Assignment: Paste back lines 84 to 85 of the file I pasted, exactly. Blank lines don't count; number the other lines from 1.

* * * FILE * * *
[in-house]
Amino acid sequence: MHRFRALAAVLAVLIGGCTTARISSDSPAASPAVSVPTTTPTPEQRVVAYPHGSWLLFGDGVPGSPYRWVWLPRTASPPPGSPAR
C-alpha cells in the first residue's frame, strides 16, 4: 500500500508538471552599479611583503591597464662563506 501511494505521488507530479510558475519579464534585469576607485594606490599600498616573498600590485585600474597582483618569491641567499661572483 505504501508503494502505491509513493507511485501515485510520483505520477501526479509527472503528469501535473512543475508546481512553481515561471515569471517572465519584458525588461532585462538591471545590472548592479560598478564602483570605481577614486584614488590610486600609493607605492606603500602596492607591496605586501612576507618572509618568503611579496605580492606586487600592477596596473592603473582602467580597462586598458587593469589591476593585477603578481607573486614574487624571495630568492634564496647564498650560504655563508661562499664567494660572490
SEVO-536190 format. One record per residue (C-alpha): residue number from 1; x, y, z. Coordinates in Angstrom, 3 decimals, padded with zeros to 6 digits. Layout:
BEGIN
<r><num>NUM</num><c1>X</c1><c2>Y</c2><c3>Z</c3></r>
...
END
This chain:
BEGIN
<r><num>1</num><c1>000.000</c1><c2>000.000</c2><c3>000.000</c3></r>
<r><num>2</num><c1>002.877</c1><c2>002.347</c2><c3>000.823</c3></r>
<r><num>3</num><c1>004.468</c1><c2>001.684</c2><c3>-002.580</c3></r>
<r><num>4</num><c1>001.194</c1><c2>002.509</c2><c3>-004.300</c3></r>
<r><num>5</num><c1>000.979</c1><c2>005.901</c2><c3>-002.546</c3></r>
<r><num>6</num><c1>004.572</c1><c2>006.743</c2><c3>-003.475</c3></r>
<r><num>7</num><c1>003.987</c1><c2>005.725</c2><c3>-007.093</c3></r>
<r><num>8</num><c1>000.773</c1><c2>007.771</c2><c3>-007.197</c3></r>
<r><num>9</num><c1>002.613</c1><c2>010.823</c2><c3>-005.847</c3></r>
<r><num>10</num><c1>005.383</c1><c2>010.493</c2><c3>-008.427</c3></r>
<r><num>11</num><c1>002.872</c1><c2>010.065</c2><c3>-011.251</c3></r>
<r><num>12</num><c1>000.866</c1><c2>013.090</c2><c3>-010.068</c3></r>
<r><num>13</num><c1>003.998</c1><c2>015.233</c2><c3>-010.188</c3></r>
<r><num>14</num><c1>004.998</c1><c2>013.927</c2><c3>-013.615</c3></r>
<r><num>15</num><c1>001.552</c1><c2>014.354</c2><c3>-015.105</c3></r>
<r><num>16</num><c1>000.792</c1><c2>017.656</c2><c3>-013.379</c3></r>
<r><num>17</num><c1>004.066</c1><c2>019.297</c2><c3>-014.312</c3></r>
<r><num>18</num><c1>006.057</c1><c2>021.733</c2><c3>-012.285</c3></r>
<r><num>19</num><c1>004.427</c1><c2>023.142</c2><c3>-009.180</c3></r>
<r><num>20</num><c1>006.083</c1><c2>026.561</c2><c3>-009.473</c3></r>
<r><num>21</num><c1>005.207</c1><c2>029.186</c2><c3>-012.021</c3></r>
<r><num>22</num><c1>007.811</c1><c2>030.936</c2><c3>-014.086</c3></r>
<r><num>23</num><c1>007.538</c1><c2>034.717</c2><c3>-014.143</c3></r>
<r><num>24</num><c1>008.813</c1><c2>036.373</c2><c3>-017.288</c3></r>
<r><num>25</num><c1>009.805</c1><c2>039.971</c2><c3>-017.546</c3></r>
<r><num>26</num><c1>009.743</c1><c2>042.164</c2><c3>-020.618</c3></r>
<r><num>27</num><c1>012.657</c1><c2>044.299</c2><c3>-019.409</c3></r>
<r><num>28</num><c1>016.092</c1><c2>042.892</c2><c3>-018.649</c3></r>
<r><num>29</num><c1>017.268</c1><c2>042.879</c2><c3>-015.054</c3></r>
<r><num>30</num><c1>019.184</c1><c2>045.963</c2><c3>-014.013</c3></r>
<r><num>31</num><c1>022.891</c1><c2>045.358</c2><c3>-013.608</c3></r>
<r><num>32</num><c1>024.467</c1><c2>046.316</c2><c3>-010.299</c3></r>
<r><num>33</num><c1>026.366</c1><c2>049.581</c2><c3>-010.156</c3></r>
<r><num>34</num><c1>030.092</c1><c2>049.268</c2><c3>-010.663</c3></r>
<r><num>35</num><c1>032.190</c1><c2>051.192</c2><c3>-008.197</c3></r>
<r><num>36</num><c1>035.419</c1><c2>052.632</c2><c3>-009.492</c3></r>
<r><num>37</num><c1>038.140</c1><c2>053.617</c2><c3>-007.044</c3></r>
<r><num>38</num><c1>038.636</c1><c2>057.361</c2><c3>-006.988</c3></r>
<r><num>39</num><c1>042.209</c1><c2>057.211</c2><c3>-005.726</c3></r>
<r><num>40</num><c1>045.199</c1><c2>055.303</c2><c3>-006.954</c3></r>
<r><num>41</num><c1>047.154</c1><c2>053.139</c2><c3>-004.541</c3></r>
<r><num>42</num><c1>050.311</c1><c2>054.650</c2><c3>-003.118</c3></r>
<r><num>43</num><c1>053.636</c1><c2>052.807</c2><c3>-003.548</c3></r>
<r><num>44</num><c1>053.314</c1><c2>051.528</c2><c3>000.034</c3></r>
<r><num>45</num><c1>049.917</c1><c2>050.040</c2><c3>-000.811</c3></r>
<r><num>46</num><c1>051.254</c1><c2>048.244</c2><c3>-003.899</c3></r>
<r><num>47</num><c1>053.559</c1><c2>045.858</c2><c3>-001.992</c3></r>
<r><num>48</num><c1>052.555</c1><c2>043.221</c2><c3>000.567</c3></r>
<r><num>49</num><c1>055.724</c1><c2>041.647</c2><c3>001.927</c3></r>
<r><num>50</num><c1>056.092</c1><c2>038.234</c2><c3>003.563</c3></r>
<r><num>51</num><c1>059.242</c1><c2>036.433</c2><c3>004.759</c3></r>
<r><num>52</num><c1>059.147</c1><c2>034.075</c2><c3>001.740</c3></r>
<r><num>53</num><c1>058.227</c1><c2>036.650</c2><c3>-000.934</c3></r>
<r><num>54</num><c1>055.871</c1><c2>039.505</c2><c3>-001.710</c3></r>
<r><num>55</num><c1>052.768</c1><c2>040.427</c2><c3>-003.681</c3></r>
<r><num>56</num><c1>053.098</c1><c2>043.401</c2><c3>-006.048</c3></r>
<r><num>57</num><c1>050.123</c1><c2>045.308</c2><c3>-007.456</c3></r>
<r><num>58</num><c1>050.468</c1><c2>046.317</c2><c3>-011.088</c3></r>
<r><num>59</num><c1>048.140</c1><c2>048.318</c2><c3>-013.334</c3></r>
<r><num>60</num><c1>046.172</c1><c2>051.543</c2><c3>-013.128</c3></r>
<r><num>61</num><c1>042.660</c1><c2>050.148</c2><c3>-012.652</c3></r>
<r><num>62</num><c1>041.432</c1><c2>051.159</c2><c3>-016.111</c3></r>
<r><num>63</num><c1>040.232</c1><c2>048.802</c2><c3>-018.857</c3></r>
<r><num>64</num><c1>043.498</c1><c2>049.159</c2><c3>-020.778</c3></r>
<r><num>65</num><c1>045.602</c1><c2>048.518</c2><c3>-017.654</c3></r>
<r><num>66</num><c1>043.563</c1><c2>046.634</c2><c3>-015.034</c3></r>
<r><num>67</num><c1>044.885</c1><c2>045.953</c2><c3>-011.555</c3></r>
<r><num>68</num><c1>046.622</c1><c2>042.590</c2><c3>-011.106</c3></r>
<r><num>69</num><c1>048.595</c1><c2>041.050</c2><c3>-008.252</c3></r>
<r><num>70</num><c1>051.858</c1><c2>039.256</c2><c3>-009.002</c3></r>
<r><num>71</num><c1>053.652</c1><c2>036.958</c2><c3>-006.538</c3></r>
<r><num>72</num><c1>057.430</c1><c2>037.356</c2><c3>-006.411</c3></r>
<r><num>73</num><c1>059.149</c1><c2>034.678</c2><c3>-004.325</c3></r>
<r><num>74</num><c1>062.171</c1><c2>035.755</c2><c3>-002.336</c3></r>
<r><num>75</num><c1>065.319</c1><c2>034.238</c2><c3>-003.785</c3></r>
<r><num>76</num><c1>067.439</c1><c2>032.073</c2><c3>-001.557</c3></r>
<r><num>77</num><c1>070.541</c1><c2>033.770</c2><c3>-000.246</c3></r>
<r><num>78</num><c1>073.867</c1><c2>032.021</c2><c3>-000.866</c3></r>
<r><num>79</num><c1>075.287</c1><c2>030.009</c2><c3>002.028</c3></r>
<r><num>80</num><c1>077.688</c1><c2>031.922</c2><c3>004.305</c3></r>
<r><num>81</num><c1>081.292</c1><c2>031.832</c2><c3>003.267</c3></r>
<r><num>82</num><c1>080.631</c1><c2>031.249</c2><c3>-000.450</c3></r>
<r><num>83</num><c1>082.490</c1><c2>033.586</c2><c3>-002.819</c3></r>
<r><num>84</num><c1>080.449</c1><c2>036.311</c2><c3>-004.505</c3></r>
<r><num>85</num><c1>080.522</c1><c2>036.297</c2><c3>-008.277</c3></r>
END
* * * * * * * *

<r><num>74</num><c1>062.171</c1><c2>035.755</c2><c3>-002.336</c3></r>
<r><num>75</num><c1>065.319</c1><c2>034.238</c2><c3>-003.785</c3></r>